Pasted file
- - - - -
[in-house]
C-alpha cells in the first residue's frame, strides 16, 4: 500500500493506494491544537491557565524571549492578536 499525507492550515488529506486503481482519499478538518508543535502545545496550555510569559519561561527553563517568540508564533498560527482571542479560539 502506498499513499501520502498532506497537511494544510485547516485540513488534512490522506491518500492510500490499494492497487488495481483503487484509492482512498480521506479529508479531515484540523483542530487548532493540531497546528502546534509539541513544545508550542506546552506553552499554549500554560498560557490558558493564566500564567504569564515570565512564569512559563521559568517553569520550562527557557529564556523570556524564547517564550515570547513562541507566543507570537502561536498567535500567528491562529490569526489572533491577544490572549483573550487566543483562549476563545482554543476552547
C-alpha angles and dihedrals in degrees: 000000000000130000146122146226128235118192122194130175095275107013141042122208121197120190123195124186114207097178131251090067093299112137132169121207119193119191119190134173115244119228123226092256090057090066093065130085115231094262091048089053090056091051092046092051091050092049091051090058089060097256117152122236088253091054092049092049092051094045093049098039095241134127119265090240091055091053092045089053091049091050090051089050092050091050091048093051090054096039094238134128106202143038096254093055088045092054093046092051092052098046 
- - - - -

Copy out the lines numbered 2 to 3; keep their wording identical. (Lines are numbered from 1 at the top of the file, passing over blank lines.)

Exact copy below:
C-alpha cells in the first residue's frame, strides 16, 4: 500500500493506494491544537491557565524571549492578536 499525507492550515488529506486503481482519499478538518508543535502545545496550555510569559519561561527553563517568540508564533498560527482571542479560539 502506498499513499501520502498532506497537511494544510485547516485540513488534512490522506491518500492510500490499494492497487488495481483503487484509492482512498480521506479529508479531515484540523483542530487548532493540531497546528502546534509539541513544545508550542506546552506553552499554549500554560498560557490558558493564566500564567504569564515570565512564569512559563521559568517553569520550562527557557529564556523570556524564547517564550515570547513562541507566543507570537502561536498567535500567528491562529490569526489572533491577544490572549483573550487566543483562549476563545482554543476552547
C-alpha angles and dihedrals in degrees: 000000000000130000146122146226128235118192122194130175095275107013141042122208121197120190123195124186114207097178131251090067093299112137132169121207119193119191119190134173115244119228123226092256090057090066093065130085115231094262091048089053090056091051092046092051091050092049091051090058089060097256117152122236088253091054092049092049092051094045093049098039095241134127119265090240091055091053092045089053091049091050090051089050092050091050091048093051090054096039094238134128106202143038096254093055088045092054093046092051092052098046 